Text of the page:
Thailand: State agencies determined to bring 'water polluter' to book
Two state agencies say they are determined an ethanol factory will pay for polluting the Mae Klong River in October 2016 and are demanding almost six million baht (SGD $265,873) for damage caused to the environment.
Pralong Damrongthai, head of the Pollution Control Department (PCD), said his department and the Fisheries Department will continue with their lawsuit if negotiations with the company fail.
On May 15, both agencies sued Rajburi Ethanol Co over the leakage of wastewater containing molasses into the Mae Klong River between October 1-7 in 2016.
Early this month, the court instructed the state agencies and the company to enter negotiations first and try to reach an out of court settlement.
"We are willing to negotiate as the court wishes. But if the company does not give us compensation, we will continue with the lawsuit," said Mr Pralong.
PCD laboratory tests showed that wastewater leaked from the plant into Khlong Chalaeb canal, and flowed into the river in Ratchaburi's Ban Pong district, Mr Pralong said.
Many aquatic species were found dead, including native giant stingrays.
Mr Pralong said the lawsuit, filed under sections 96 and 97 of the Promotion and Conservation of National Environmental Quality Act 1992 with the Ratchaburi provincial court, demands the company pay 5.78 million baht (SGD $256,124) in compensation.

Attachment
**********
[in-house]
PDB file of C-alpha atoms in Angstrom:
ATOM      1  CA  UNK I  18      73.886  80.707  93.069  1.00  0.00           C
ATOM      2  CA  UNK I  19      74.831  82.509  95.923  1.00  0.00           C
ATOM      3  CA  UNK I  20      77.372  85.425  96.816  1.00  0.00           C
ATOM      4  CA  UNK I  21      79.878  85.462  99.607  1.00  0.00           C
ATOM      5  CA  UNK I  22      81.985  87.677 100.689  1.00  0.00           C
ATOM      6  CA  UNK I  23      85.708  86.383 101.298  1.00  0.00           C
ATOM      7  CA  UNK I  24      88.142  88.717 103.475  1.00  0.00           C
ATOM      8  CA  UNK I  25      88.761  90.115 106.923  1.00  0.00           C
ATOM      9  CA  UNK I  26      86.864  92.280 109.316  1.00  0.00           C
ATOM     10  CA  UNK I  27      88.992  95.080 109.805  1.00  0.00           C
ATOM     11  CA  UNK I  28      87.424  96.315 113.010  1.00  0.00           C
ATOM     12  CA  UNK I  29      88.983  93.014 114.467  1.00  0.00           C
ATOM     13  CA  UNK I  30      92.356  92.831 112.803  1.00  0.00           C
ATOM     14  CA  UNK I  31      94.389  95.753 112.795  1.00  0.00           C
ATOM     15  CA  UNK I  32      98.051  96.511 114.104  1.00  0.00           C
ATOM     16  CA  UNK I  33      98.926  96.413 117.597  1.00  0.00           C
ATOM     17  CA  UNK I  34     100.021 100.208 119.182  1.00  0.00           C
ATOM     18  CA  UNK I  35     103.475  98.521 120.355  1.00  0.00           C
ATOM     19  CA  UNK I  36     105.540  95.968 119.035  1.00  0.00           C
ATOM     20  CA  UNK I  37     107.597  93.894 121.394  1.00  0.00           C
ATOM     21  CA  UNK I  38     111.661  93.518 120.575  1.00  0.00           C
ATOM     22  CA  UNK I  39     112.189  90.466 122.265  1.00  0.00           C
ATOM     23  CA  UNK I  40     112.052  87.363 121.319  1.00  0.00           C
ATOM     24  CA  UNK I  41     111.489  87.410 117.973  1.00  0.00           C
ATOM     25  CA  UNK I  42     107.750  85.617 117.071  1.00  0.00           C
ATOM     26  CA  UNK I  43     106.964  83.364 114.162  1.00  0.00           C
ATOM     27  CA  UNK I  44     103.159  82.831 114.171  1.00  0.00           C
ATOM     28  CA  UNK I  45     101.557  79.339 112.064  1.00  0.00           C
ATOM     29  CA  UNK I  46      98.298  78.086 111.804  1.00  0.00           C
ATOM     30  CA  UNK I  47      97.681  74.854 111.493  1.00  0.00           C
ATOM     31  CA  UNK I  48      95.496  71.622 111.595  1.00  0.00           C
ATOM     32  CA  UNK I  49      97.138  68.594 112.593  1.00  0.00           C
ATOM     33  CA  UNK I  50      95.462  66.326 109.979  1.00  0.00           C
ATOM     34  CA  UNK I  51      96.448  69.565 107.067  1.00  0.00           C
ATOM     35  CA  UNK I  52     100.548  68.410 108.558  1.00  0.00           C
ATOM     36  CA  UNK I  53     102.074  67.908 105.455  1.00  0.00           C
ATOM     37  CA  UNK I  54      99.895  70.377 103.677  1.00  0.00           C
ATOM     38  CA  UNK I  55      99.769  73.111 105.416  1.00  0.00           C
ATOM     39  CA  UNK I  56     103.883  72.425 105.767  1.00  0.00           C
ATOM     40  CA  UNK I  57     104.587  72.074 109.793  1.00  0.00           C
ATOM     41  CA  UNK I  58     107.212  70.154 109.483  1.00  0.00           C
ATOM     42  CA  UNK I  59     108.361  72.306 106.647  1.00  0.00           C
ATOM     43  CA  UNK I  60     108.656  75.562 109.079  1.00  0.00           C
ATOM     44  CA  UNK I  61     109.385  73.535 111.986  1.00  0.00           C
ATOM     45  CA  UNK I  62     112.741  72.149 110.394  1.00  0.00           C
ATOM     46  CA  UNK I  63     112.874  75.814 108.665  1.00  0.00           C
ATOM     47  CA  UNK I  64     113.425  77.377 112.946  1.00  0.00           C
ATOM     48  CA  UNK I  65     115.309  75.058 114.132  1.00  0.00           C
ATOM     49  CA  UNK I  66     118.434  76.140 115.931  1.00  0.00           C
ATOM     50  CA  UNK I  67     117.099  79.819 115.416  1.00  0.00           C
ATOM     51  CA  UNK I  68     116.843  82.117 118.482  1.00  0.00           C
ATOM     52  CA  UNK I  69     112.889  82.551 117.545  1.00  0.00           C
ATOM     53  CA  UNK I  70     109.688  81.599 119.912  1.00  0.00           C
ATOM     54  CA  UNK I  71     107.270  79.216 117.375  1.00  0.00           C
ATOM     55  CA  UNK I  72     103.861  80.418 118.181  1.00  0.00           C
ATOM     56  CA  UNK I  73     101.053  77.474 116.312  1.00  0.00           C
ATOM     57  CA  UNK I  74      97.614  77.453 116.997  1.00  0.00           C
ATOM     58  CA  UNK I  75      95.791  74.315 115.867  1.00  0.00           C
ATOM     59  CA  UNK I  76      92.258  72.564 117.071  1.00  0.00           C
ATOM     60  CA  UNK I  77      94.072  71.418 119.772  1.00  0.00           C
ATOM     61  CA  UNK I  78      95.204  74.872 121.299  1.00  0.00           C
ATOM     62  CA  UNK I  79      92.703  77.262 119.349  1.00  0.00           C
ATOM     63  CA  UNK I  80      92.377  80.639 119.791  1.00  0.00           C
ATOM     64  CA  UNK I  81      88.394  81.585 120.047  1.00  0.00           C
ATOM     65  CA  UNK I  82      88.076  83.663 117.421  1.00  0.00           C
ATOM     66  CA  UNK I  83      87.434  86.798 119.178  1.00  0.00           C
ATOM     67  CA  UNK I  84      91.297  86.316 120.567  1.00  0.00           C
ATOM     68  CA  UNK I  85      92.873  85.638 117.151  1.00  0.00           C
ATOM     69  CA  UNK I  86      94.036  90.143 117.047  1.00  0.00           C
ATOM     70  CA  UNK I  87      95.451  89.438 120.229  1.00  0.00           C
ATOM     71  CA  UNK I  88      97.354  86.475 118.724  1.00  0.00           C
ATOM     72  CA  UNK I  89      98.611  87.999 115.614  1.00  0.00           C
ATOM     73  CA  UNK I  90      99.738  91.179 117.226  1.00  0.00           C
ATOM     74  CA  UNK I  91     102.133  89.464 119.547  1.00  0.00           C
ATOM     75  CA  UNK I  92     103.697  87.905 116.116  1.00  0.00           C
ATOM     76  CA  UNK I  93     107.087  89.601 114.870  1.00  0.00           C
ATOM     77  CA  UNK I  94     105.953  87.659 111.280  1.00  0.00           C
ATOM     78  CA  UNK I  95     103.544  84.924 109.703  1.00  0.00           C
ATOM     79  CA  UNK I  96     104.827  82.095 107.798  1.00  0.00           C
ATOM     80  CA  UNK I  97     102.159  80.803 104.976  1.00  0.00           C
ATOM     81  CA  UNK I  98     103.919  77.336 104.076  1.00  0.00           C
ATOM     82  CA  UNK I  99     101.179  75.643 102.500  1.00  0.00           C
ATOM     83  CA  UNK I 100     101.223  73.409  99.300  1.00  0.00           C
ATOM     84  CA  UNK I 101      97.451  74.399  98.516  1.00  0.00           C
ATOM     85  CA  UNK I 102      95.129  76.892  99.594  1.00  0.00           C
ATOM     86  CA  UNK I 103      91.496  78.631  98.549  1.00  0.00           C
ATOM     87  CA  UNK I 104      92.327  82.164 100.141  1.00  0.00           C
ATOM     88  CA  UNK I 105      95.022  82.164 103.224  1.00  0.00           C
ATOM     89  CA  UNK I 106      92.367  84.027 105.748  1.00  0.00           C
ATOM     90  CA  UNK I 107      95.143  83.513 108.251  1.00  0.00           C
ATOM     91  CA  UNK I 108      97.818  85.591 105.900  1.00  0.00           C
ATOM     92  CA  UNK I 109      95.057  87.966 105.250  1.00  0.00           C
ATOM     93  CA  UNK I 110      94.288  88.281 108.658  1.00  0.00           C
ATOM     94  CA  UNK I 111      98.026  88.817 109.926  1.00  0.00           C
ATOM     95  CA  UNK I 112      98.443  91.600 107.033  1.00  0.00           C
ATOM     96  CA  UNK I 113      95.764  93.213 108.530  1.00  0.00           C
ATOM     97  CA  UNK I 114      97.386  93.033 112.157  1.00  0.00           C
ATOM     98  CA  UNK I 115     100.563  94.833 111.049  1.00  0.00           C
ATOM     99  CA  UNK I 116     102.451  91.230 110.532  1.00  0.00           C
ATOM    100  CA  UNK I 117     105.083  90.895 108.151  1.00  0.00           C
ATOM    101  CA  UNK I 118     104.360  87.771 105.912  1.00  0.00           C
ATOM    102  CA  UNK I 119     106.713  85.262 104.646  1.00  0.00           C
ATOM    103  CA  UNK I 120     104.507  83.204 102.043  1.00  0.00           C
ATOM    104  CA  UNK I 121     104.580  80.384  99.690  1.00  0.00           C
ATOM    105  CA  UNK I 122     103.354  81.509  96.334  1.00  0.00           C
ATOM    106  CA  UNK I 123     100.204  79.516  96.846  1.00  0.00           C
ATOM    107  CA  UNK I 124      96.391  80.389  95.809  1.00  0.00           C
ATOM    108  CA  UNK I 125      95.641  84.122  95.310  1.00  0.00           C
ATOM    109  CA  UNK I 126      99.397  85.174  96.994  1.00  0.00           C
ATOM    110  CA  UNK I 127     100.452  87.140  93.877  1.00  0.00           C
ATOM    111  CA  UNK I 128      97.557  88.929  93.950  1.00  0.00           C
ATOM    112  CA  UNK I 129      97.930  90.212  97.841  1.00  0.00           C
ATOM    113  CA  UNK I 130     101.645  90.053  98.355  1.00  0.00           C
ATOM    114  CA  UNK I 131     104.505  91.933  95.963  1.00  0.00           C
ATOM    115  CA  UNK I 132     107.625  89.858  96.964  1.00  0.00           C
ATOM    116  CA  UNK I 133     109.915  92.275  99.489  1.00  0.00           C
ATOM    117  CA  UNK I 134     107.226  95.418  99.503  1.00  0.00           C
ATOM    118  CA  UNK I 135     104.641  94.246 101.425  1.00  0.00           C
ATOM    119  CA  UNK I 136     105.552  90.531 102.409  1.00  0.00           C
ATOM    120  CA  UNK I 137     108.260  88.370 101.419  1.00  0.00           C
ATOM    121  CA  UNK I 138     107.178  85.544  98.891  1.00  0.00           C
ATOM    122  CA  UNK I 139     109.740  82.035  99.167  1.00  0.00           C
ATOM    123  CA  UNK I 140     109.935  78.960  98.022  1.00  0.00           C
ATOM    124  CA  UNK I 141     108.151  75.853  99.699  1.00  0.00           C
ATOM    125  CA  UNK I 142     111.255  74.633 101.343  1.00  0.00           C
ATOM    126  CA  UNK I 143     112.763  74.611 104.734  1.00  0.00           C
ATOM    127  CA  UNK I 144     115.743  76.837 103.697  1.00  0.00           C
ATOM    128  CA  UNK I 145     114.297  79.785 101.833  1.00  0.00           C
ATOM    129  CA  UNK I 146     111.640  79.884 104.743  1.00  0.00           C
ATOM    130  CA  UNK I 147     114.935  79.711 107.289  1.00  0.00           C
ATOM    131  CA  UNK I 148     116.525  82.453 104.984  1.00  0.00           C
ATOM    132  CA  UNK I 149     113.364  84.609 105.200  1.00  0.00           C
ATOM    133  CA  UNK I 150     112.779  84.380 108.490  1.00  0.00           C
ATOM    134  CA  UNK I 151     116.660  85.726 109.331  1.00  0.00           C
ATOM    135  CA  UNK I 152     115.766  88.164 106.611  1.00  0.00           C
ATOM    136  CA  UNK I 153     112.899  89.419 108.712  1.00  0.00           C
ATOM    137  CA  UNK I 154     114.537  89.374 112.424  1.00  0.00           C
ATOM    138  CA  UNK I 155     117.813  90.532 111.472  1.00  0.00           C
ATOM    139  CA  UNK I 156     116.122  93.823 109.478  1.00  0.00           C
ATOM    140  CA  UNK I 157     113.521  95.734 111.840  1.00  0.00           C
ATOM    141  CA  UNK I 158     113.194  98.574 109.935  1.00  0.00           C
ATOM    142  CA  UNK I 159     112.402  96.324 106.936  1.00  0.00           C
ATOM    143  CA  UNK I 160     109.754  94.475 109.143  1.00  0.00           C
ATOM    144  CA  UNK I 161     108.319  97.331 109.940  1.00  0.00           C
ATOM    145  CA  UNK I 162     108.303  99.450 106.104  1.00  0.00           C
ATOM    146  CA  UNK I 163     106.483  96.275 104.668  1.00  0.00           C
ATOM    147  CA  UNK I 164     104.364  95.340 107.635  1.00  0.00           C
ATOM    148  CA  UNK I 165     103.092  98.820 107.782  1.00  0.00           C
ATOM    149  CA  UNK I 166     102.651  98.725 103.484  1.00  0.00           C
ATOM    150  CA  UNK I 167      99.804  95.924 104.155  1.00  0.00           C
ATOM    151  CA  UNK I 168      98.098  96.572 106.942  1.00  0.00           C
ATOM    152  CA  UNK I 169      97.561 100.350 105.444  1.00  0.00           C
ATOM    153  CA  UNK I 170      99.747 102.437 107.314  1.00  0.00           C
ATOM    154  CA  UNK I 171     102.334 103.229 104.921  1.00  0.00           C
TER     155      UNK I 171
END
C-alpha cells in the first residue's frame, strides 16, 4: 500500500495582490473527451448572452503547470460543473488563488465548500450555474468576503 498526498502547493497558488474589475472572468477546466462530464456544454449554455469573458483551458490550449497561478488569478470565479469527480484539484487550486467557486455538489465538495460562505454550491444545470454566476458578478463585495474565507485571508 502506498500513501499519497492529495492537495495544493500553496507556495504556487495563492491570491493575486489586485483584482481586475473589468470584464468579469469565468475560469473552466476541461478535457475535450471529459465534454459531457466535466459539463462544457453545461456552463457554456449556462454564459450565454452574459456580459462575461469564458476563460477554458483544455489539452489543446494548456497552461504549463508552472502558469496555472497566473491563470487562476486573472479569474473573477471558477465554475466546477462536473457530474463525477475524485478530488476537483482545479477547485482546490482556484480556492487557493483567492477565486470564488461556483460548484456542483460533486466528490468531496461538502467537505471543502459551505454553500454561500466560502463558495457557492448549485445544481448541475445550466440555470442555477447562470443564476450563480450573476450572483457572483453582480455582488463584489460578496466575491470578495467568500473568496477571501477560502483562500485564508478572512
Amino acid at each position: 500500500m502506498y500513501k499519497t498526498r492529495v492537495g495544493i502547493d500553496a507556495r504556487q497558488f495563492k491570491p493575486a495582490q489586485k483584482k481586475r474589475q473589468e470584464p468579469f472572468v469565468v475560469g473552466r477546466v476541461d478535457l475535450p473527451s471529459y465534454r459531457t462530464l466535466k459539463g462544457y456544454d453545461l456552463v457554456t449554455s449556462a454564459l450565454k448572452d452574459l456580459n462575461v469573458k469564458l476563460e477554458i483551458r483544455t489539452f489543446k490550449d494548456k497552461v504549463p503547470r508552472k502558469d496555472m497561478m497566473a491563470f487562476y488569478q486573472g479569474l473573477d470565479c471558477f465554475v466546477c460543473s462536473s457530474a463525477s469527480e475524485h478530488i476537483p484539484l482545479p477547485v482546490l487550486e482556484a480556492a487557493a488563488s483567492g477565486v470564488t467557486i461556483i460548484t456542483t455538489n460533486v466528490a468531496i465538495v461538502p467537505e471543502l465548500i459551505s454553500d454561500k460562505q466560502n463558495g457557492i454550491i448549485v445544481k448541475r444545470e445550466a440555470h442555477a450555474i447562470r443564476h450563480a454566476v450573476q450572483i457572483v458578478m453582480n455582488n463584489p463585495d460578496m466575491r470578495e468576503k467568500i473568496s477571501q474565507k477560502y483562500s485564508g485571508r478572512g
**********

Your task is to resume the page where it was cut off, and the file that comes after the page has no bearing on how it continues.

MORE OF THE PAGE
Of that amount, 306,440 baht is for expenses incurred during examination and assessment of water quality and the rest is for damage caused to the environment, which has been evaluated by the Fisheries Department.
According to Mr Pralong, the court asked all parties to see if they could settle the case before bringing it to court. But if they cannot, the court will schedule a hearing.
He said the company's lawyer was to raise the matter with the Rajburi Ethanol Co's board and that talks are tentatively scheduled for August 26.
Mr Pralong said the PCD and the Fisheries Department have suggested that Rajburi Ethanol Co admit it was at fault.
A total of 45 giant stingrays were found dead after the leak and lab tests confirmed that ammonia was a key factor leading to the deaths.